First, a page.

N.Y. nuclear proposal echoes past

Posted
Sunday February 6, 2011

EASTON, N.Y. -- An "all of the above" energy policy inclusive of nuclear power has been a signature position for U.S. Rep. Chris Gibson, the Republican representative for the 20th Congressional District.

Inside the 20th, some have heeded his call. At their January town meeting, Easton Councilman Steven Mueller raised the topic of a resolution in support of nuclear power in the district, potentially for Easton -- where plans for such a plant were proposed, and ground broken, in the late 1960s. Local opposition and licensing inertia on the part of the then-U.S. Atomic Energy Commission ultimately derailed the plans.

"I'd just rather be part of the conversation, rather than outside looking in," Mueller said of Gibson's support for potential nuclear projects in the area. The discussion was tabled until the town's March meeting.

Original plans date from 1967

Mueller was not in the area in 1967, when Niagara Mohawk Power Corporation first revealed plans to build a 750,000-kilowatt nuclear facility in Easton along the banks of the Hudson River.

Town Supervisor John Rymph was, and said that he remembered being excited and looking forward to, as many residents did, the plant and the changes it would bring. A comprehensive plan and the town's planning board both sprouted in the aftermath of news of the nuclear facility planned for Grandma Moses' birthplace.

Preliminary site work for the Easton Atomic Electric Plant, as it was dubbed, began the summer of 1967, according to contemporary reports in the Greenwich Journal. The plant was to cost $125 million and was originally scheduled for completion in late 1971.

A 200-foot weather tower was the first visible sign to be erected in April of 1967. Niagara Mohawk that month also flew a group from Albany to Syracuse, including reporters from three Washington County newspapers, to an informational center at Nine Mile Point on the shores of Lake Ontario in Oswego, where construction of a similar nuclear plant was already underway.

Site work at the 900-acre plot on County Route 113 in Easton continued through the year 1967. The plant received the support of Easton town officials, the Washington County Board of Supervisors, county Republicans, and a local business association.

An editorial in the now defunct Cambridge-based Washington County Post proclaimed in March that "the atomic age had arrived on the local scene," but continued on to say that the "communities to be affected are far from being ready to meet the challenge."

The Easton atomic plant first ran into trouble after the Hudson River Valley Commission, a state agency created by then-Gov. Nelson Rockefeller to ensure stewardship of a 300-mile stretch of that river valley, recommended in March of 1968 that work be discontinued until certain concerns were addressed.

Chief concerns of the plant included its effect on aquatic life in the river and rural life in Easton, and the visual impact of the plant as viewed from the Saratoga National Historical Park directly across the Hudson River, the site of Revolutionary War battles.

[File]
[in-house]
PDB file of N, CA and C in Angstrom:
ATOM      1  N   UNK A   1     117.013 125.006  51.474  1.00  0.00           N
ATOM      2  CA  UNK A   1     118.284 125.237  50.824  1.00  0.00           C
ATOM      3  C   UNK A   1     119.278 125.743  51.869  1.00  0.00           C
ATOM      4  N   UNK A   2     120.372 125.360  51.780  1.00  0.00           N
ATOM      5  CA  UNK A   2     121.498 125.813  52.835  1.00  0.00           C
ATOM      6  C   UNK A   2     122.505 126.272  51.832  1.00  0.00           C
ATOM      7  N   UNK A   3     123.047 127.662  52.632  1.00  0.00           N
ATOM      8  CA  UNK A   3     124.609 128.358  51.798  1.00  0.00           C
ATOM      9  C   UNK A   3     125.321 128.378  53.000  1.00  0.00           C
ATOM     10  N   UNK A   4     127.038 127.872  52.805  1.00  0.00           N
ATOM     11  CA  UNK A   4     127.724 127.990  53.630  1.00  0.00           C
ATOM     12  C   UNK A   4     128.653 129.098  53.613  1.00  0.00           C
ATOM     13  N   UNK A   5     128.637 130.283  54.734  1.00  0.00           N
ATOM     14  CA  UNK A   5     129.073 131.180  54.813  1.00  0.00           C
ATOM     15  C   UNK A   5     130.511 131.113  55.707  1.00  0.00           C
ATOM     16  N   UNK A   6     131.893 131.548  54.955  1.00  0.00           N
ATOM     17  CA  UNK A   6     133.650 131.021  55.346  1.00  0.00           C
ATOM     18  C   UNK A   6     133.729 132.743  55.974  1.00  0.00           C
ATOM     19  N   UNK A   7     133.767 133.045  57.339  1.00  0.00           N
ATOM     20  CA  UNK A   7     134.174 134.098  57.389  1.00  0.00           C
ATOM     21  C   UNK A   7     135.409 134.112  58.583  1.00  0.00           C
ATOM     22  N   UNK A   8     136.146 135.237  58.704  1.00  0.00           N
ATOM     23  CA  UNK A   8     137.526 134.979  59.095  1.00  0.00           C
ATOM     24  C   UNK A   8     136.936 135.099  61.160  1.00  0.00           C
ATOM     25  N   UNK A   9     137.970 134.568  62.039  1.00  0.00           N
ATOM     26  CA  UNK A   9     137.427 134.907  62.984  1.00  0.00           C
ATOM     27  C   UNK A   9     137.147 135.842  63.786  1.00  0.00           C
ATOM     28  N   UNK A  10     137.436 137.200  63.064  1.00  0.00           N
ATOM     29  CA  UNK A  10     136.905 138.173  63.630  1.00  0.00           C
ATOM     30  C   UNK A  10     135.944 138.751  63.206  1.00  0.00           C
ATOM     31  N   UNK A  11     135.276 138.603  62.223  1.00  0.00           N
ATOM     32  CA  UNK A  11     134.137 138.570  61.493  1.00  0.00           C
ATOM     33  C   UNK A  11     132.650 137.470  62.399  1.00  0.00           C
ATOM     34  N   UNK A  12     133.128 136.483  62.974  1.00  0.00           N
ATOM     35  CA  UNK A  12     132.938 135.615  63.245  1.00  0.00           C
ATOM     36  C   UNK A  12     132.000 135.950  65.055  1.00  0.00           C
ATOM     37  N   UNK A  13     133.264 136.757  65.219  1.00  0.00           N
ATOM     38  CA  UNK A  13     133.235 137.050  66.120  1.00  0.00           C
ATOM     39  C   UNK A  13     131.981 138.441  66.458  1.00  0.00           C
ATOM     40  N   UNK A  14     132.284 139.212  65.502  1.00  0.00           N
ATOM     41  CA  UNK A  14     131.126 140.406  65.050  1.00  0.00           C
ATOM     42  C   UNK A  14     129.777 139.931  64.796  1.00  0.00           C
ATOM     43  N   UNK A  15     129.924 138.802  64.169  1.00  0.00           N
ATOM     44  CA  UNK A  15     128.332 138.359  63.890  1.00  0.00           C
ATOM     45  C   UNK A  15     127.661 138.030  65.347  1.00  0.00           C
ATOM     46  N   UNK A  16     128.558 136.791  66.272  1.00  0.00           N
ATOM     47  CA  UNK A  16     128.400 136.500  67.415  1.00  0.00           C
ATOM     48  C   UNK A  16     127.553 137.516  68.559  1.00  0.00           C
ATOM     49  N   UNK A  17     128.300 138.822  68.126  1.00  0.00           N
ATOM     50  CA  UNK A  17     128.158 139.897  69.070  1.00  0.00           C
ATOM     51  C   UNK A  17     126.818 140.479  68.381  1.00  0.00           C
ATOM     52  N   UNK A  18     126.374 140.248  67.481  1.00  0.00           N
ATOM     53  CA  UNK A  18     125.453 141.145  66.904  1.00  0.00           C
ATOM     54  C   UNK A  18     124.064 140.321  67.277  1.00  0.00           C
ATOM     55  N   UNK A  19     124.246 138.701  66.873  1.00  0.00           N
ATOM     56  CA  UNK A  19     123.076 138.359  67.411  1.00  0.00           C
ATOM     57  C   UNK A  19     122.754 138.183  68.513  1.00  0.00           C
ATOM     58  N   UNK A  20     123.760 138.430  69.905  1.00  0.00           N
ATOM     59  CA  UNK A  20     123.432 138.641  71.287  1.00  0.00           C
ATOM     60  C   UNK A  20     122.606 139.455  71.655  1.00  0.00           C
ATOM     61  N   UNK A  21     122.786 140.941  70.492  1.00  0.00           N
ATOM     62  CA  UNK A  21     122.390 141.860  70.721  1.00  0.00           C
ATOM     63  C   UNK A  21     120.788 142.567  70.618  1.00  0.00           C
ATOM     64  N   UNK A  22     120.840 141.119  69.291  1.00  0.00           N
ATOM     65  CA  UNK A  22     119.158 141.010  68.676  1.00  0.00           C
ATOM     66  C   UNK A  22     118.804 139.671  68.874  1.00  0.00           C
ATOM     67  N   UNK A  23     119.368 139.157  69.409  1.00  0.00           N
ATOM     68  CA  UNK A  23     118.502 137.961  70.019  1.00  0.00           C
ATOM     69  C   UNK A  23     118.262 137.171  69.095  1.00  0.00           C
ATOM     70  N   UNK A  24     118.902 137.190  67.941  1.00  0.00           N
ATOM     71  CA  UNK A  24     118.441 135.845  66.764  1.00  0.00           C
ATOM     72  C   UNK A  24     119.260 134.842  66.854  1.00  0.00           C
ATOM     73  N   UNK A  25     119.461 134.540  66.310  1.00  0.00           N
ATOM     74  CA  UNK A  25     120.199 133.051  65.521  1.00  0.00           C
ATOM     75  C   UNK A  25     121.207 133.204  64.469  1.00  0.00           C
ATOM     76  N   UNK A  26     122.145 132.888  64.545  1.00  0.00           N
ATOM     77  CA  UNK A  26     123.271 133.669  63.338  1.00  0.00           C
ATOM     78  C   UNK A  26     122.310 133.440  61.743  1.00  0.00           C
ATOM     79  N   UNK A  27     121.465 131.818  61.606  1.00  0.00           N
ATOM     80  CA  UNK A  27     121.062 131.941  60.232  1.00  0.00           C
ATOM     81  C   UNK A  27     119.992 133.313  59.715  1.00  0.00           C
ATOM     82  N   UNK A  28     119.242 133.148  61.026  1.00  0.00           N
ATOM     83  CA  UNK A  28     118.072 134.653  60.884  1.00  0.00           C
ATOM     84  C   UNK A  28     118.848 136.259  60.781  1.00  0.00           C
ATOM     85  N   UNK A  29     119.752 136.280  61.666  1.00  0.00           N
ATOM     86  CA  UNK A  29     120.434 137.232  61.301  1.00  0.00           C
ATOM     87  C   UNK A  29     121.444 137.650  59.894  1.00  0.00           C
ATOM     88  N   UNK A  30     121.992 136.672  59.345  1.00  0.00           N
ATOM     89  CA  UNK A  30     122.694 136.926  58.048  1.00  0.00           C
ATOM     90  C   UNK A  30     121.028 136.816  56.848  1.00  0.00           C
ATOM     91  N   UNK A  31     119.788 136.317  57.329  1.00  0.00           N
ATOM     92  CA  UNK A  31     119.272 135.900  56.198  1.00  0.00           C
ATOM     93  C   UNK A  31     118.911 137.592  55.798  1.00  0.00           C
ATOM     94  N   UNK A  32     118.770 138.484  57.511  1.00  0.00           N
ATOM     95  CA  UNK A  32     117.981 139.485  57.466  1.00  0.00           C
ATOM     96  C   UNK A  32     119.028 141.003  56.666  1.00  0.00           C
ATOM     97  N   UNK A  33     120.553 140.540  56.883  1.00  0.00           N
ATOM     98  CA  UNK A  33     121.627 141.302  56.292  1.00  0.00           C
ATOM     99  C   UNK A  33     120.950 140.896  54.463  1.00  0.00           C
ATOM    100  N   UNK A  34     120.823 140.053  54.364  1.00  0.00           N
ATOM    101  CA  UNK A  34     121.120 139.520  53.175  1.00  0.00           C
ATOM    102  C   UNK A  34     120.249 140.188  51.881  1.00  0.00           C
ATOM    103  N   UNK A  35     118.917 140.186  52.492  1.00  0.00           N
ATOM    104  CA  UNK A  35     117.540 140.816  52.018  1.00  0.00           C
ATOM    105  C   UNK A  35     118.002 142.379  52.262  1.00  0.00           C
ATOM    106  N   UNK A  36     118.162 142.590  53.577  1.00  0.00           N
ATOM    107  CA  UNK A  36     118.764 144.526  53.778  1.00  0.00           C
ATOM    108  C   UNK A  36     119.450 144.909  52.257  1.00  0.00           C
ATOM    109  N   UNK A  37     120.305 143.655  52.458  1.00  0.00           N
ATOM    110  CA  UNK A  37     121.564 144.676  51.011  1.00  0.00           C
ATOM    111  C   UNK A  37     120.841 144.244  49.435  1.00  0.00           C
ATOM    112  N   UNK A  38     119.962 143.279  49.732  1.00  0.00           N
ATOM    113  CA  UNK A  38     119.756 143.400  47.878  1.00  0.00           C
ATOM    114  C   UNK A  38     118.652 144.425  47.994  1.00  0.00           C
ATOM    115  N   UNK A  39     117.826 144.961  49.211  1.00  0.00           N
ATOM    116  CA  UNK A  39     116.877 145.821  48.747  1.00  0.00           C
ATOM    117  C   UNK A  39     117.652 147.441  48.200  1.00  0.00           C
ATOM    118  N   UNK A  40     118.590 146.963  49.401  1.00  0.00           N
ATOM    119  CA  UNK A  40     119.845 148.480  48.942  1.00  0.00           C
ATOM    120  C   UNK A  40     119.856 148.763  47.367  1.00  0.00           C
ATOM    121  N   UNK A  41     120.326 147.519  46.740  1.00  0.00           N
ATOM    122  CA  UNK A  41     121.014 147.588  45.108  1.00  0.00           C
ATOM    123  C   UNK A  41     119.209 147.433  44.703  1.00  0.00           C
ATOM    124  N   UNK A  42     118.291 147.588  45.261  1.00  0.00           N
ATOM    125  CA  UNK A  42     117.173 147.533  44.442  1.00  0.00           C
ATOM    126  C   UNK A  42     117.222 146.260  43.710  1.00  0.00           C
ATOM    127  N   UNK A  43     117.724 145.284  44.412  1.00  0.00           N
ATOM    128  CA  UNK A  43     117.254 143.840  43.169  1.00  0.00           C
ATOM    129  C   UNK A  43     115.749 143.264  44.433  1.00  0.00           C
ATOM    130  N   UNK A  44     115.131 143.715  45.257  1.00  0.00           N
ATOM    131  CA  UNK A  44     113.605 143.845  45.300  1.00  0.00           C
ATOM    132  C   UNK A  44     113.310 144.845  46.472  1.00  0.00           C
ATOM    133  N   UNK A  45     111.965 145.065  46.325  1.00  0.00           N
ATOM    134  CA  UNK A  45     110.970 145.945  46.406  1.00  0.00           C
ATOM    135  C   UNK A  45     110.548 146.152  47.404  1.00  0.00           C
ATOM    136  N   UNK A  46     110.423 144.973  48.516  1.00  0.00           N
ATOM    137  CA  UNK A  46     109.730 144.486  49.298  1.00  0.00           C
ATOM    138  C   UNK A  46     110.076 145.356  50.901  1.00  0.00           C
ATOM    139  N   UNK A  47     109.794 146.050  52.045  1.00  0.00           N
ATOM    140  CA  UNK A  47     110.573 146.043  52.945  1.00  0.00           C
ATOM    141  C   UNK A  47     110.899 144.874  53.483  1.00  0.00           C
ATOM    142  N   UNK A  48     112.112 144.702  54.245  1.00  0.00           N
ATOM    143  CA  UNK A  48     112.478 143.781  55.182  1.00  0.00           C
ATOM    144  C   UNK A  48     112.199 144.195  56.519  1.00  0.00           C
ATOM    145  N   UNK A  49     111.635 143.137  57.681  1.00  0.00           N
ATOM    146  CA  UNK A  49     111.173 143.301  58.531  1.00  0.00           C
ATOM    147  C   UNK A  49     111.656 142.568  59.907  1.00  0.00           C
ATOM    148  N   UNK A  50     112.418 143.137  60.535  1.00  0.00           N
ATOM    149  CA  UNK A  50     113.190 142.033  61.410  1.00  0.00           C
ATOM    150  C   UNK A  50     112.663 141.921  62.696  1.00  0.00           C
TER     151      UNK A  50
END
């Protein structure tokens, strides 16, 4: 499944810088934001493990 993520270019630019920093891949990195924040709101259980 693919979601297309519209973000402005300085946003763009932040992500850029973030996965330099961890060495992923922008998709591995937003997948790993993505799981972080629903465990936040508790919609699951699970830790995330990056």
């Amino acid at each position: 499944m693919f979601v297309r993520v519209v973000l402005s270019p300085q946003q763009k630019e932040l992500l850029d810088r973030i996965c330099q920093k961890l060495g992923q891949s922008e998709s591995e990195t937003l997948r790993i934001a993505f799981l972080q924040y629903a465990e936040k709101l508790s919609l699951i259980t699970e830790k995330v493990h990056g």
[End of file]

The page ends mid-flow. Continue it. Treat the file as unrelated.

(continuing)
The Hudson River commission's qualms were shared by some locals, the state Historic Trust, and ultimately the National Advisory Commission for Historic Preservation. By mid-1968, the plant seemed in doubt, with an Aug. 8 Greenwich Journal headline proclaiming "Easton Likely to Lose Niagara Mohawk Plant."

Earle J. Machold, then-president of Niagara Mohawk, said during a May 1968 shareholders meeting that prolonged delay with the Easton plant would require the company to "pursue other plans."

The Greenwich Journal wrote then that despite the road blocks, the feeling locally for many up to that point was that the project would continue. The town of Easton, Washington County, and Stillwater Central School District were all poised for large tax revenues upon completion of the plant.

The Atomic Energy Commission never permitted for the construction of the plant. Niagara Mohawk in 1968 moved forward with plans for a 1-megawatt conventional oil-fired plant near Poughkeepsie.

Today, the town of Easton's Website boasts of more than 30 farms, making it the "most agricultural town in the region."

The Nine Mile Point Nuclear Generating Station began operating in 1969, and today is one of the two oldest nuclear reactors still in service in the United States. The plant received a license extension in 2006, and is now licensed until August 2029.

Problems then; problems now

Many of the same concerns voiced in 1968 are still applicable to nuclear power today, although proponents maintain that today's nuclear facilities are safer and cheaper than those built previously, known for legendary construction cost overages and delays.

Despite bipartisan support and streamlining of the permitting process, the last nuclear power plant to go online in the United States is the Watts Bar Nuclear Generating Station in Tennessee, which began construction in 1973 and commenced operation in 1996.

In Easton, the site of the proposed plant is now under agricultural easements and unavailable for development. Rymph does not see any alternative locations locally. "There's no landscape for it now," he said. "The place where it was proposed probably would have been the best location."

Zeke Wright can be contacted at ewright@benningtonbanner.com


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